“She’s beautiful, Olive, you have gotta see her,” he vowed, handing the small bundle of blankets to her. She held her baby close to her heart.
“Oh, Jim, she is. She’s gorgeous. And she’s the most perfect color I’ve ever seen,” she crooned.
“She looks like your mother,” Jim laughed, stroking her orange hair. “Do you have any names in mind?”
Olivia thought for a moment before explaining, “Yes, I think we should name her Rina.”
“Why do you want to name her Rina?”
“It means vegetable.”
It was sixteen years later that Rina’s home life took a turn for the worst. She was at school for the day while her parents sat home, Olivia leaning over the coffee table, reading the mail, and Jim in the garage, working on whatever it is he did in his spare time. Olivia’s shaking hands tried desperately to hold onto the letter she had just picked up. The return address read, FLORA HIGGENBOTTOM. She recognized that name from her early years of marriage when she had come across the handsome man who had come to her while her new husband was out of town on business.
Contrary to what you may think, he was Flora, no matter how feminine the name sounded. Olivia shuddered anxiously and tore the envelope open. The elegant piece of parchment fell out onto the polished mahogany table and opened up to reveal a swirly calligraphy. Reluctantly she picked up the paper and began to read. Each word was like an icicle to her heart.
My dearest Olivia,
Due to recent developments, I have been informed of the beautiful baby you gave birth to sixteen years ago. You know as well as I that vegetable would not have made your daughter have a different skin color than either you or your husband. It is for this reason that I am writing to tell you that I will be coming around your home within the week to see my daughter. You can’t hide her from me forever.
Generally happy to see you again,
Olivia jumped up from her chair and ran to get Jim in the garage. He jerked up from his fascination with the saw he was using to look her in the face. She had to tell him. “Jim,” she gasped. “A man is coming to the house! He thinks he is Rina’s father.”
He dropped a hammer and it fell with a clank to the floor. “You were unfaithful?”
“Of course not, Jim!” she yelled.
“Then why does he think that he is Rina’s father?”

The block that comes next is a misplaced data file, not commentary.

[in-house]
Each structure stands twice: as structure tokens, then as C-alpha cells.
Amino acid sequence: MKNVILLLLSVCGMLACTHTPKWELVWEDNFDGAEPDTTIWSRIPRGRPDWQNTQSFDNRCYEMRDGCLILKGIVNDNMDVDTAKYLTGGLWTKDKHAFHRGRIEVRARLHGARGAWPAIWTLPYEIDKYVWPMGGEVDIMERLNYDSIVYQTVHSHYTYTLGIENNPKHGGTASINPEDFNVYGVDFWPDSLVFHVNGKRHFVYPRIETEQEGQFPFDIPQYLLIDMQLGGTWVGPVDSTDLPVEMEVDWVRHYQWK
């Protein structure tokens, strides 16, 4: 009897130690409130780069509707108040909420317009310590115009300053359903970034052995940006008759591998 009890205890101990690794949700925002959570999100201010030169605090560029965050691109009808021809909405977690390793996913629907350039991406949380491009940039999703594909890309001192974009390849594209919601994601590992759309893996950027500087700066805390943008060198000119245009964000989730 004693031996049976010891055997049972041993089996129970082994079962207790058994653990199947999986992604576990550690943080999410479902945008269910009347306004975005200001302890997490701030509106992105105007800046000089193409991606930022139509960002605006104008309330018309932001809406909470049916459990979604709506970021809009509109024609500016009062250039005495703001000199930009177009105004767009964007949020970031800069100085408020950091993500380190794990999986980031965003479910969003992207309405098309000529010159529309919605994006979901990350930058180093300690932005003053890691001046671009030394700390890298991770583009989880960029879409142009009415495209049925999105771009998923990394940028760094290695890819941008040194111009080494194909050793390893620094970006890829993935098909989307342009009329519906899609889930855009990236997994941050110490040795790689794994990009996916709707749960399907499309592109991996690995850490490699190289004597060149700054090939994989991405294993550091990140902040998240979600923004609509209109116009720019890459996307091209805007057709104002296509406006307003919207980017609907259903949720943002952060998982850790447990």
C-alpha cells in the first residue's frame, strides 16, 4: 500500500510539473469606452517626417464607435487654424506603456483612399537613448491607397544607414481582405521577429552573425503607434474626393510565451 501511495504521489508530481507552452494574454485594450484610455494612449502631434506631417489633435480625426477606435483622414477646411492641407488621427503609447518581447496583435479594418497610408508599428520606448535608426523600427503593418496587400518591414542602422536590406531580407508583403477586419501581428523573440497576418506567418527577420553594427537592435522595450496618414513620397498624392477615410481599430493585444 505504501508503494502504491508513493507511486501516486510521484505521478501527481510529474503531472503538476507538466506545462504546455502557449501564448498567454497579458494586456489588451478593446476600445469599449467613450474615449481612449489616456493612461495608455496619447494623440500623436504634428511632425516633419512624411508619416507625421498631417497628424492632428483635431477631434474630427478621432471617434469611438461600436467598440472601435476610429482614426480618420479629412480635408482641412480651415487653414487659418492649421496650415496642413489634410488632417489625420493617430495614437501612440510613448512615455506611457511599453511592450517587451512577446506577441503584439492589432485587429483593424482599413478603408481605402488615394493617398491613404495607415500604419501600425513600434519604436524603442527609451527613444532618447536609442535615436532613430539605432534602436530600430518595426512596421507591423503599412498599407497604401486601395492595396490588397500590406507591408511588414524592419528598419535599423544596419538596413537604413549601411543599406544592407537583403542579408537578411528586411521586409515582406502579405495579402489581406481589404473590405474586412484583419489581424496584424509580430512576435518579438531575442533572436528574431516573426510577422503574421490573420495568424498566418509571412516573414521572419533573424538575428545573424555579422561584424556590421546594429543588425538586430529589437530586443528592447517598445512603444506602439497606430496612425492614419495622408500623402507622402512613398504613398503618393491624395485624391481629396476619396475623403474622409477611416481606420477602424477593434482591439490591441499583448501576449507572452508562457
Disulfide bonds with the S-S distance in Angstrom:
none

“He says it’s impossible for her to be so beautiful from vegetables and cheese doodles!”
“Well he is wrong!”
“Why does he think that he would be a possible candidate?”
“Because, Jim, he’s a man-fairy!”
“Those damn man-fairies! They’ve always been home wreckers!”
The door upstairs slammed against the door when it opened. Olivia and Jim ran up the stairs to find their daughter and explain to her what was going on. Thankfully, today she had not brought home anyone from school. It was better that way; they didn’t want to embarrass her in front of anyone. She was still in her silver cheerleading uniform when they reached her.
Rina’s life after birth had been much the same as any of her friends. She learned to ride a bike, to read and write, she joined cheerleading like all of the other girls, and eventually started going out with the football team’s quarterback in High School. Her orange hair grew long and her green skin was flawless. She knew better than anyone else how much other people wished they were her. Her one flaw and secret:
Her name meant vegetable; whose parents could be that cruel?
“Rina!” Olivia called. It was too late; there was a knock on the door, signaling that the man-fairy had arrived. They decided to let him in quickly, so the neighbors wouldn’t talk about how the Stones had invited a man-fairy, of all people to come to their home. It was a horrible thought! Only the most adulterous and scheming of people would invite a man-fairy to their home.
The man outside was short, perhaps 5’0, with dark, forest green skin and vibrant, red hair. He wore a set of over-sized overalls and flip flops that were three sizes too big. Protruding from his back was a pair of glittery, hot pink wings. They fluttered in the tension and got stuck in the door on the way into the house. He stared at Olivia in anger.
“How dare you, Olly! You couldn’t even tell me that I had a daughter! How did you think I felt when I learned it from someone else?”
“She’s not yours, Flora,” Olivia clarified.
“Not mine? Look at her! She’s the most gorgeous creature I’ve ever seen! She’s much too gorgeous to be his! I’m positive she’s mine.”
“Flora, I want you to listen carefully,” Olivia said as if speaking to a mental patient. Her next words were rushed, as if she was embarrassed to be saying them:
“We didn’t even have sex.”